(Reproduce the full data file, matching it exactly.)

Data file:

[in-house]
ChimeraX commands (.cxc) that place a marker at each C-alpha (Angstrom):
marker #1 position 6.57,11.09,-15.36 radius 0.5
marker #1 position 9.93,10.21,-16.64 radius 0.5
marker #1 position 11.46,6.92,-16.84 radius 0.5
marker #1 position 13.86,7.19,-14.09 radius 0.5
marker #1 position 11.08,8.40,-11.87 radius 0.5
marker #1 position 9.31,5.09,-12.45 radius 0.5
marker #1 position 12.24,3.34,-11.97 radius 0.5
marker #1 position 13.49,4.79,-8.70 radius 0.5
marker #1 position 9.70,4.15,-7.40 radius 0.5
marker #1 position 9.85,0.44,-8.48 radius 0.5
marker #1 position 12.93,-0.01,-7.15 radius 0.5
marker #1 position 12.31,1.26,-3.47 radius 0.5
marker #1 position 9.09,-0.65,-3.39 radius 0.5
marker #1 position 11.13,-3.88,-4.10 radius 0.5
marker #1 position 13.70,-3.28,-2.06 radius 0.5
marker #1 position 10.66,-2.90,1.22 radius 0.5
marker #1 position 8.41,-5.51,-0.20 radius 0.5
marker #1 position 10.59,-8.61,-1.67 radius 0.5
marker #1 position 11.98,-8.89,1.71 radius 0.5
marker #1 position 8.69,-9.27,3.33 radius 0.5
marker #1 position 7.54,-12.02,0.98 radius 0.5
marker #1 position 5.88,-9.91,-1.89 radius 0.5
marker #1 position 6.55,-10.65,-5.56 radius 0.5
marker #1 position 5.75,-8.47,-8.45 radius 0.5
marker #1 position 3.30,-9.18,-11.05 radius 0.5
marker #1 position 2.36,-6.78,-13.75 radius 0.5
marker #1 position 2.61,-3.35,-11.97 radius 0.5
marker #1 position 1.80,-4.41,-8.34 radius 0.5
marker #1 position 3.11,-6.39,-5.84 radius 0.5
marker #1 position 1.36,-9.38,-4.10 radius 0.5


[in-house]
ChimeraX commands (.cxc) that place a marker at each C-alpha (Angstrom):
marker #1 position 6.57,11.09,-15.36 radius 0.5
marker #1 position 9.93,10.21,-16.64 radius 0.5
marker #1 position 11.46,6.92,-16.84 radius 0.5
marker #1 position 13.86,7.19,-14.09 radius 0.5
marker #1 position 11.08,8.40,-11.87 radius 0.5
marker #1 position 9.31,5.09,-12.45 radius 0.5
marker #1 position 12.24,3.34,-11.97 radius 0.5
marker #1 position 13.49,4.79,-8.70 radius 0.5
marker #1 position 9.70,4.15,-7.40 radius 0.5
marker #1 position 9.85,0.44,-8.48 radius 0.5
marker #1 position 12.93,-0.01,-7.15 radius 0.5
marker #1 position 12.31,1.26,-3.47 radius 0.5
marker #1 position 9.09,-0.65,-3.39 radius 0.5
marker #1 position 11.13,-3.88,-4.10 radius 0.5
marker #1 position 13.70,-3.28,-2.06 radius 0.5
marker #1 position 10.66,-2.90,1.22 radius 0.5
marker #1 position 8.41,-5.51,-0.20 radius 0.5
marker #1 position 10.59,-8.61,-1.67 radius 0.5
marker #1 position 11.98,-8.89,1.71 radius 0.5
marker #1 position 8.69,-9.27,3.33 radius 0.5
marker #1 position 7.54,-12.02,0.98 radius 0.5
marker #1 position 5.88,-9.91,-1.89 radius 0.5
marker #1 position 6.55,-10.65,-5.56 radius 0.5
marker #1 position 5.75,-8.47,-8.45 radius 0.5
marker #1 position 3.30,-9.18,-11.05 radius 0.5
marker #1 position 2.36,-6.78,-13.75 radius 0.5
marker #1 position 2.61,-3.35,-11.97 radius 0.5
marker #1 position 1.80,-4.41,-8.34 radius 0.5
marker #1 position 3.11,-6.39,-5.84 radius 0.5
marker #1 position 1.36,-9.38,-4.10 radius 0.5